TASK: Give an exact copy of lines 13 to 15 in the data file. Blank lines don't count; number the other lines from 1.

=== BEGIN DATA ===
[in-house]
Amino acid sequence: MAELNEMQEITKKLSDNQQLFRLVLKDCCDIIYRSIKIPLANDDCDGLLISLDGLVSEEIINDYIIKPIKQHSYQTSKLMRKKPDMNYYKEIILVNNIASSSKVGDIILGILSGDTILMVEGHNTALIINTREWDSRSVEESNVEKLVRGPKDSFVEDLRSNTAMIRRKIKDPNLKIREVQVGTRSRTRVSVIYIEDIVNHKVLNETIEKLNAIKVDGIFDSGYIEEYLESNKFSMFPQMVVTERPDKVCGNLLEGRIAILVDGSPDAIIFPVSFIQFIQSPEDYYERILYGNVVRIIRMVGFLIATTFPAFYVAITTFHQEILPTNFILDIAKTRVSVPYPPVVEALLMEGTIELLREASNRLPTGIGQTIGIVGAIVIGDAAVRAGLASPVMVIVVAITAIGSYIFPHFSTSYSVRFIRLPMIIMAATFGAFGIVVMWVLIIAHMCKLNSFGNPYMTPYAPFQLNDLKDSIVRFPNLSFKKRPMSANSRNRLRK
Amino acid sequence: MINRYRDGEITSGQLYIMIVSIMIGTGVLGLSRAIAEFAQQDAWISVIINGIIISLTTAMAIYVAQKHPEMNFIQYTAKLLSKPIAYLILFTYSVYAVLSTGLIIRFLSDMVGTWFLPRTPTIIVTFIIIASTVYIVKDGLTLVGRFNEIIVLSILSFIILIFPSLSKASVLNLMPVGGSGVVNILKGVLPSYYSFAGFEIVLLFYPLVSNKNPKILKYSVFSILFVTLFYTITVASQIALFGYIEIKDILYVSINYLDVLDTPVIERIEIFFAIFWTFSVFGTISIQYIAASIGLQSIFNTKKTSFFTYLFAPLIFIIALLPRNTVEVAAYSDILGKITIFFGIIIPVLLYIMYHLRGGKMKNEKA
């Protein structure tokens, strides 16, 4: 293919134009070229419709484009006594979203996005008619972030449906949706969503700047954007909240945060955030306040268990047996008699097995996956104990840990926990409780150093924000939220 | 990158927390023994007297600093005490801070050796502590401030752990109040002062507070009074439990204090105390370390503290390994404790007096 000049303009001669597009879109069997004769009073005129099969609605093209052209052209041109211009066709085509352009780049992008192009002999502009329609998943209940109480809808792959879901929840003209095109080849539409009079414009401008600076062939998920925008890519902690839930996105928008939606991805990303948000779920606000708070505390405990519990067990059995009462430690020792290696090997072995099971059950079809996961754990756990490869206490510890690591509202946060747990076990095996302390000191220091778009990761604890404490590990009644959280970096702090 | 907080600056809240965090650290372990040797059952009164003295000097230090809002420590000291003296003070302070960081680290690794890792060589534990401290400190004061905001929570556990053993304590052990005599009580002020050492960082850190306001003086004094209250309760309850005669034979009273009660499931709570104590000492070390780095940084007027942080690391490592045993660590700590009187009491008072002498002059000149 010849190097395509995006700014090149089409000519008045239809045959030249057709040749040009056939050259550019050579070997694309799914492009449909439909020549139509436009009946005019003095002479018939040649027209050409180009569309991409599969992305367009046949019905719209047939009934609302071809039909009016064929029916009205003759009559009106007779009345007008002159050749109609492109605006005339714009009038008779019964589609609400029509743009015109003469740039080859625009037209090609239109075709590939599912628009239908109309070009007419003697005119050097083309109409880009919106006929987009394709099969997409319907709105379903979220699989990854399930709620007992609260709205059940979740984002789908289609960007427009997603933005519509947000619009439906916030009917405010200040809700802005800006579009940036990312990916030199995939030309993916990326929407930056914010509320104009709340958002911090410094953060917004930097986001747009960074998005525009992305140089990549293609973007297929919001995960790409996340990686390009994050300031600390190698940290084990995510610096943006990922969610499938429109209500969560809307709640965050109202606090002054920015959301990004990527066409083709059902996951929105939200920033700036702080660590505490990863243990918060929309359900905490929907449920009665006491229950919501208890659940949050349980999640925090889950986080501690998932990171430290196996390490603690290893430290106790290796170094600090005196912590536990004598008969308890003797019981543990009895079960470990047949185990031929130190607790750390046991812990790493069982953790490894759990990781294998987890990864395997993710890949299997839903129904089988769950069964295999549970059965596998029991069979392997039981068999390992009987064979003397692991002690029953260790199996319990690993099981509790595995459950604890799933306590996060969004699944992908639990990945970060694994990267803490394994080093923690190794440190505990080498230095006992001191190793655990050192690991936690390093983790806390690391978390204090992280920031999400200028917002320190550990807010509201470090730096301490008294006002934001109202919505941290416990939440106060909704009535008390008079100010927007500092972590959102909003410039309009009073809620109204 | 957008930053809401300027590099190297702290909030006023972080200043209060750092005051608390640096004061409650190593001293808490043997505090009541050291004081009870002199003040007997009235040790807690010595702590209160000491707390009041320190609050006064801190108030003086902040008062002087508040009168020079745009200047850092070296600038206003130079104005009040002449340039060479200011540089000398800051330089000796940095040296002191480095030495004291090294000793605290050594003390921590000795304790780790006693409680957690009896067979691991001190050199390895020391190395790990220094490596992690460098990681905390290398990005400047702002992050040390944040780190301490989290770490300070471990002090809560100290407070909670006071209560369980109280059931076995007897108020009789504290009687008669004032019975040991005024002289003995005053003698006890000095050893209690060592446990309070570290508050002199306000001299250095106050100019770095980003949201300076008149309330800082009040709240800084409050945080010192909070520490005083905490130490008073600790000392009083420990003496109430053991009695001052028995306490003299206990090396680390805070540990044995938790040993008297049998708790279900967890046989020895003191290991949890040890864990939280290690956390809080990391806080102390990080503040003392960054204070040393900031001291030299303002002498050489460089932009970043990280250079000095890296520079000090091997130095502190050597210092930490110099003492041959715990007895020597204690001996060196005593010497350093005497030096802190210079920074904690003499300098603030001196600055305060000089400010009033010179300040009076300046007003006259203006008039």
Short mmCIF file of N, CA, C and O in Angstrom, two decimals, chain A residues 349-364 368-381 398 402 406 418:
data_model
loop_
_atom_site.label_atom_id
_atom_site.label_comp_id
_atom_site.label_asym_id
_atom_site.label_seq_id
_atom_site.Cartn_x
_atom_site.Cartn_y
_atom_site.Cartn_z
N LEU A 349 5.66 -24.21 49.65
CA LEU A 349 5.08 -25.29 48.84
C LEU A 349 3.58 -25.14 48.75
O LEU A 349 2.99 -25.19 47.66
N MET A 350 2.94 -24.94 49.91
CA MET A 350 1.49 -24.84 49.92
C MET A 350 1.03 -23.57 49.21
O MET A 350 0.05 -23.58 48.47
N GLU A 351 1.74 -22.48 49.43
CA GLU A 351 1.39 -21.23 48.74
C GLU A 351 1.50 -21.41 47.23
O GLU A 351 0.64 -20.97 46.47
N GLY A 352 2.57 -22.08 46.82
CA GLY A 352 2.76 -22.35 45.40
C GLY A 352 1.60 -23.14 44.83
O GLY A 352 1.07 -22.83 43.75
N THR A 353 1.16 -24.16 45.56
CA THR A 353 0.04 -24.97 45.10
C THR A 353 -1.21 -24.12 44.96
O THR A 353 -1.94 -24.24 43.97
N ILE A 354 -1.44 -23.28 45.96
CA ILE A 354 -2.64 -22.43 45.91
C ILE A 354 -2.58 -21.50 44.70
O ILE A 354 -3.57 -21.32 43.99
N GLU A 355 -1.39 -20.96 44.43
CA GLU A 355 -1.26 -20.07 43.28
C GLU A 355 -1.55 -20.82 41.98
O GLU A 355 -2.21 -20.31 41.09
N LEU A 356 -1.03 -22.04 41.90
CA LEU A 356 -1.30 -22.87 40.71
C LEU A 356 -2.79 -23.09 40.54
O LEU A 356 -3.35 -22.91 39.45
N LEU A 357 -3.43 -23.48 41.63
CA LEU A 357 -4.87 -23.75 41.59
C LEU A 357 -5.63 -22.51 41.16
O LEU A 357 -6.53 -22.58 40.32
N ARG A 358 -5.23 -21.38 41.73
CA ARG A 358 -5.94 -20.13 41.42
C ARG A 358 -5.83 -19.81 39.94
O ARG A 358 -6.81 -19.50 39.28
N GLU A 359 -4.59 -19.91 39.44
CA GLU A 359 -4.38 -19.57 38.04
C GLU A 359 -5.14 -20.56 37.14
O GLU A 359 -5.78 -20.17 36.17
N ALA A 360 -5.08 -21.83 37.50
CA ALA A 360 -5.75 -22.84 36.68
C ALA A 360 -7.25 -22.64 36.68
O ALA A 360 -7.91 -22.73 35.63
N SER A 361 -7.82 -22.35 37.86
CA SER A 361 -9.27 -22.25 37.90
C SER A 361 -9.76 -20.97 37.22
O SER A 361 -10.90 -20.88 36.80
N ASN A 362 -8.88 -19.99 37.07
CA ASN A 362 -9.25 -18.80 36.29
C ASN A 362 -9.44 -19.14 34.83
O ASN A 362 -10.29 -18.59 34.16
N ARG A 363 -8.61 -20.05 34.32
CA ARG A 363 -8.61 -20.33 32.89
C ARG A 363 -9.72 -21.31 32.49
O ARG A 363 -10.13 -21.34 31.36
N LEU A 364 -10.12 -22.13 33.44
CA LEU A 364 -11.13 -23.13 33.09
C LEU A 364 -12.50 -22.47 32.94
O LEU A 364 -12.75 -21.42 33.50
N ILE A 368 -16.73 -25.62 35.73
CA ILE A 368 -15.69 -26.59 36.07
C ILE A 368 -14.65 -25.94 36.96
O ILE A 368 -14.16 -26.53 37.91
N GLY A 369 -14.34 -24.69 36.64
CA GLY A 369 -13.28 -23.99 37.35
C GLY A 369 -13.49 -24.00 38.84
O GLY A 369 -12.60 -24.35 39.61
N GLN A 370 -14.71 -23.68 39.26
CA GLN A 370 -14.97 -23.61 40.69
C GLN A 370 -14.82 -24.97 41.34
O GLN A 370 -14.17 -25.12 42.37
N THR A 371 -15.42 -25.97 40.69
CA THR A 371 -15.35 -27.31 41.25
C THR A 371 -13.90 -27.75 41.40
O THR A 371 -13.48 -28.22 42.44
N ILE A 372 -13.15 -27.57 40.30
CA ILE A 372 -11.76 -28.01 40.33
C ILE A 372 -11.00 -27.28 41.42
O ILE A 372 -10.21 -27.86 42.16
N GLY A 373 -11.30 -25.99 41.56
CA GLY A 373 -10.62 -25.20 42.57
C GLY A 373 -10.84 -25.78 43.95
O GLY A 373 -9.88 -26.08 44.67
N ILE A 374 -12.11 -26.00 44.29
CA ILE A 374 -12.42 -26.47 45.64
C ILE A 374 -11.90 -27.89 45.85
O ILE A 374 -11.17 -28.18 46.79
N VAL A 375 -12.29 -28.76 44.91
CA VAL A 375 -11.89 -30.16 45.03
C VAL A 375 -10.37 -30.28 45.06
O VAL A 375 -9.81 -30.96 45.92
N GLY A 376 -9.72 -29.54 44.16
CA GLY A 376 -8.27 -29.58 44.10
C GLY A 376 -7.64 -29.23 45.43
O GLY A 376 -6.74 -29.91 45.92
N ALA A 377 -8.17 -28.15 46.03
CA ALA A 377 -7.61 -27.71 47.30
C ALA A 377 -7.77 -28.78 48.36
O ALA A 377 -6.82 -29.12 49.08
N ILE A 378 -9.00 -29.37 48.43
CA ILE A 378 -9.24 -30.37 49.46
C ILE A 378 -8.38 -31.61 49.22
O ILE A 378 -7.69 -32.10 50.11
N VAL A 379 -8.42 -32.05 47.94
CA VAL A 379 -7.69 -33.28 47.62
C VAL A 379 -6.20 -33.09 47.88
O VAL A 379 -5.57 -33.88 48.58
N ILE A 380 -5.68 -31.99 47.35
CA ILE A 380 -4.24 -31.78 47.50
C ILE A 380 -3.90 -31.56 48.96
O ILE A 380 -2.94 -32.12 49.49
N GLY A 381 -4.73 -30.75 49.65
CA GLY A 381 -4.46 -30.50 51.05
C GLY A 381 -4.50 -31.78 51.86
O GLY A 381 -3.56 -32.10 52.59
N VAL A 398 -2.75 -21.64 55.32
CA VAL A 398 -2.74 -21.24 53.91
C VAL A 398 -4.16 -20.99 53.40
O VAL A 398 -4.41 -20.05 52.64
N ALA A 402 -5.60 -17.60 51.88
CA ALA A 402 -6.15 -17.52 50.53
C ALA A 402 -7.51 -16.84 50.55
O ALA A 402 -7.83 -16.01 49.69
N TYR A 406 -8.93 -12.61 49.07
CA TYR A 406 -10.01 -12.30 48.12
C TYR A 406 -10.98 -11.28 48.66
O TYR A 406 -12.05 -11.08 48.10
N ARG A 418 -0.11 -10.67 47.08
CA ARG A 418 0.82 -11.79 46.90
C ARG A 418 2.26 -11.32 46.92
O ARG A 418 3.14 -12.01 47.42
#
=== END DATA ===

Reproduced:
_atom_site.Cartn_y
_atom_site.Cartn_z
N LEU A 349 5.66 -24.21 49.65